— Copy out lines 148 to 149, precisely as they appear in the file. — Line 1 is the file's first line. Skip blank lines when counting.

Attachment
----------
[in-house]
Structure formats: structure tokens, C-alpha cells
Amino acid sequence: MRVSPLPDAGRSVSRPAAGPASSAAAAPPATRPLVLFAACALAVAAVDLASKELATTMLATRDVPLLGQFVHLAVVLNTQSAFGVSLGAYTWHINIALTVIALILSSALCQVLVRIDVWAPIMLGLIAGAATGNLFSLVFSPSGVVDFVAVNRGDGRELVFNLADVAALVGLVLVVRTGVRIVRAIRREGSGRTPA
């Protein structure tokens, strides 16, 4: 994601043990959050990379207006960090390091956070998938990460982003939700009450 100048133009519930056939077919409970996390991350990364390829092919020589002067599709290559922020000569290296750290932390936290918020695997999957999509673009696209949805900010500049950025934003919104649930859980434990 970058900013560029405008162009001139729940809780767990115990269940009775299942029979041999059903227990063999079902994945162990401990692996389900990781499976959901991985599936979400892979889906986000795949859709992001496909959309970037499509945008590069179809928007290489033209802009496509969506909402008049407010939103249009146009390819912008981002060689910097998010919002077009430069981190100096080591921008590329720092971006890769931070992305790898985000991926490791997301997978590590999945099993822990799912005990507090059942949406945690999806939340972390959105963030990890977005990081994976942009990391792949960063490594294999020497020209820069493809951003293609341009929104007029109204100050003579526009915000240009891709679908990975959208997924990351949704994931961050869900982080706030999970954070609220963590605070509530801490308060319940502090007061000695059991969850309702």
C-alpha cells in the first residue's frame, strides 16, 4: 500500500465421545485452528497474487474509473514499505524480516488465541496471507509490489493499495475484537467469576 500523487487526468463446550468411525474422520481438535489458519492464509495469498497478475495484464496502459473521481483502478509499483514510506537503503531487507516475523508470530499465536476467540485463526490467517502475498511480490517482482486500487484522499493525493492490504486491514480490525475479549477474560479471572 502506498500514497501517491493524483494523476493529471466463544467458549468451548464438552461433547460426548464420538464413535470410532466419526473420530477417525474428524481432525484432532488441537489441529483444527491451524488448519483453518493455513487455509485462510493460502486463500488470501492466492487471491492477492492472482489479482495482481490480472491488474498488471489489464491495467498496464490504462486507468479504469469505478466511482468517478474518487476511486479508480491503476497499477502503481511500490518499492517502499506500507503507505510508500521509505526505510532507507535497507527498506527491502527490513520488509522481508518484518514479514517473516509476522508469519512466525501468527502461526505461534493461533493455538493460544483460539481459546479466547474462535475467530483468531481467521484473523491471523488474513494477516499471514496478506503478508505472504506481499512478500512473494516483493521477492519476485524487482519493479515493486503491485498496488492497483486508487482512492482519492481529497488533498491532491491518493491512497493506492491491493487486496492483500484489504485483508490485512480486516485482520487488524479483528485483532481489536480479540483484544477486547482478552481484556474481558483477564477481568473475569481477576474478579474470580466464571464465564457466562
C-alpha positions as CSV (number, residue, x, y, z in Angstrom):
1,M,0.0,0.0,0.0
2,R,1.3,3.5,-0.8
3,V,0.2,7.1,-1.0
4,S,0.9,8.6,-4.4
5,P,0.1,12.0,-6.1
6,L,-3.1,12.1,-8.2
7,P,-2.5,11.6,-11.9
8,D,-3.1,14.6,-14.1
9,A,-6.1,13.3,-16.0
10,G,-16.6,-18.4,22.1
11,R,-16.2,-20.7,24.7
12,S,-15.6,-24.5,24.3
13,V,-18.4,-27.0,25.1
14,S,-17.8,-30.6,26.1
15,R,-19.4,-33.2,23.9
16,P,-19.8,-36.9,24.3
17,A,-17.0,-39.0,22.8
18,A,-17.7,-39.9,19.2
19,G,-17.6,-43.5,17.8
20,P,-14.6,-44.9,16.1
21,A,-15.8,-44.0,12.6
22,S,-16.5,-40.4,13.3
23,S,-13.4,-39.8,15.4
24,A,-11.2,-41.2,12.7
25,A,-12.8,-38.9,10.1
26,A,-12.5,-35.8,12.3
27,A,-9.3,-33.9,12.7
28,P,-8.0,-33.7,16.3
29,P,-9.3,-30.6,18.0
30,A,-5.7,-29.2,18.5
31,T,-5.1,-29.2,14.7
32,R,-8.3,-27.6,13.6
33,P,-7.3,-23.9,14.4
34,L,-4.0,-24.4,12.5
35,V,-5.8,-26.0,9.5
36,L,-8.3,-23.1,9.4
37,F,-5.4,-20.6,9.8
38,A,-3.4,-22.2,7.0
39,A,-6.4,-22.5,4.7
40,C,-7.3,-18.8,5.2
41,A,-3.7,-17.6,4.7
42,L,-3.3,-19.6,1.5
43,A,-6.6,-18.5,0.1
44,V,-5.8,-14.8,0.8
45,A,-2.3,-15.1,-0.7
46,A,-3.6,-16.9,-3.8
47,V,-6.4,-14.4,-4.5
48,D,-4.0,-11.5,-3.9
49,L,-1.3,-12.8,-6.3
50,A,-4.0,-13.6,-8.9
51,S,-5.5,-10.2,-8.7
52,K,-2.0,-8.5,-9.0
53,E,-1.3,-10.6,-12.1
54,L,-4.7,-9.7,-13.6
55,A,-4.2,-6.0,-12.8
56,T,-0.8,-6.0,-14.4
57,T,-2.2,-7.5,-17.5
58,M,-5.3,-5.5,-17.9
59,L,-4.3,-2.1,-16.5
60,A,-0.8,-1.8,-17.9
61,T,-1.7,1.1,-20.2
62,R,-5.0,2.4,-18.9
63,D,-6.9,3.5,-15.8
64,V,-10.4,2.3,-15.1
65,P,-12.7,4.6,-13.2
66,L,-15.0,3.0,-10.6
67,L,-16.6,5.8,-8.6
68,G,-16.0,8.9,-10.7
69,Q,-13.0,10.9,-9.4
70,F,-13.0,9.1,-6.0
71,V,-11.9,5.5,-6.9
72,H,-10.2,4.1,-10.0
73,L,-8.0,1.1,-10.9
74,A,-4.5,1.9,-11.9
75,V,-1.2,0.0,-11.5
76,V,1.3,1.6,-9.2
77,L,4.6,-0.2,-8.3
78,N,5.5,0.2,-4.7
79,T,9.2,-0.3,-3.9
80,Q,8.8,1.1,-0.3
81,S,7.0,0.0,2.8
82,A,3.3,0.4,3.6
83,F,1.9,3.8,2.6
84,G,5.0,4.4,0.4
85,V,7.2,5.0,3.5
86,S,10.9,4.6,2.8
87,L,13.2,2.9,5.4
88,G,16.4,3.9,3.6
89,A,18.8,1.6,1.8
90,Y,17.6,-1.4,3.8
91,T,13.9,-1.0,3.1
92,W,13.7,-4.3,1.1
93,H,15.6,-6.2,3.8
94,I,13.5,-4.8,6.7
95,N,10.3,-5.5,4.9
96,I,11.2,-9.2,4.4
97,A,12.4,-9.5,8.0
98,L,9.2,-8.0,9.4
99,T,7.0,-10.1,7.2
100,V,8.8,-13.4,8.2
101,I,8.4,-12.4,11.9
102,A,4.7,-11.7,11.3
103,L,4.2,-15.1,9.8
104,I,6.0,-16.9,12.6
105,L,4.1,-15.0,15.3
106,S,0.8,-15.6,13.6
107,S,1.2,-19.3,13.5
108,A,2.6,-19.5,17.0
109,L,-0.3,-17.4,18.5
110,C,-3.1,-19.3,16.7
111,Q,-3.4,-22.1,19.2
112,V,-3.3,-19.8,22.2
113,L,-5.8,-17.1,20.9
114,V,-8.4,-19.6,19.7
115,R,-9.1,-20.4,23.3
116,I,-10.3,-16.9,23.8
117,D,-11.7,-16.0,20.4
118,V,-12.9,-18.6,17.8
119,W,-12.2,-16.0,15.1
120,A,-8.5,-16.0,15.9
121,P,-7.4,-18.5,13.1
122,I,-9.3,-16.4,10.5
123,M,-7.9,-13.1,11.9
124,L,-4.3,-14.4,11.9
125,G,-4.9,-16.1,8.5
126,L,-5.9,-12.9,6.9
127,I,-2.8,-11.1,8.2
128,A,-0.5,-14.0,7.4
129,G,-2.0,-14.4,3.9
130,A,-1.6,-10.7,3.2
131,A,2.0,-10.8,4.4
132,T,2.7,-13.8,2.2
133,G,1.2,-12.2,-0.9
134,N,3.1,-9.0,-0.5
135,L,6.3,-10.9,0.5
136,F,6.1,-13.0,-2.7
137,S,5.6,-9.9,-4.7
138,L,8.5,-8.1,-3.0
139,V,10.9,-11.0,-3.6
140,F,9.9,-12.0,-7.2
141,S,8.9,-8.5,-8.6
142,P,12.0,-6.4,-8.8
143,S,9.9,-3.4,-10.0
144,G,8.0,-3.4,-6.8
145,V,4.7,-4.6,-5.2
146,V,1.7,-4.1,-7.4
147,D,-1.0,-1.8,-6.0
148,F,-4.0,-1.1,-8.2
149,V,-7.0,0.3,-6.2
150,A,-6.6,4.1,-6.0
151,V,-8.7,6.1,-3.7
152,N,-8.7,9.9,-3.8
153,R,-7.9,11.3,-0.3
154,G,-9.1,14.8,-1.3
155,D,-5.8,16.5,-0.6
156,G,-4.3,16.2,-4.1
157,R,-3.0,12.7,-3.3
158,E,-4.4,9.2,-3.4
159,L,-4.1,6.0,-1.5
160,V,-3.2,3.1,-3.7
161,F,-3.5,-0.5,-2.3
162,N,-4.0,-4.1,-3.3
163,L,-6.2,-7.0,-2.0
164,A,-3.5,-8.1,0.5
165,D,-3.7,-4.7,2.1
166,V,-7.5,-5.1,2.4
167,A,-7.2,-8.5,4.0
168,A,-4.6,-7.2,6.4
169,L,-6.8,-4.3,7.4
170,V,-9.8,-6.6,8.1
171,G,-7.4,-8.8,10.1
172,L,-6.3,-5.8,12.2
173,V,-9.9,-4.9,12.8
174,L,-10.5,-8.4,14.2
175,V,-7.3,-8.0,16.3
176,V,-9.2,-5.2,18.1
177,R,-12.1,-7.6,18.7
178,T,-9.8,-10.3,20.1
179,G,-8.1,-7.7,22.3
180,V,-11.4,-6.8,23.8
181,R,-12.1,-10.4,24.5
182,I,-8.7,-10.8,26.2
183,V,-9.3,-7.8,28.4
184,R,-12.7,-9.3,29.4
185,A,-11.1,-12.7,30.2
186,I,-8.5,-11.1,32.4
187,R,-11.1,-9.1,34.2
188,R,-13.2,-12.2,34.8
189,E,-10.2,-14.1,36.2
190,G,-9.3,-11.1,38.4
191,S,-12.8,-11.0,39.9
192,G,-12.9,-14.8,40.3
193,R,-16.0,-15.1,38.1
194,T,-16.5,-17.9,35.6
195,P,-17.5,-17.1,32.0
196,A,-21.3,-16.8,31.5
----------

142,P,12.0,-6.4,-8.8
143,S,9.9,-3.4,-10.0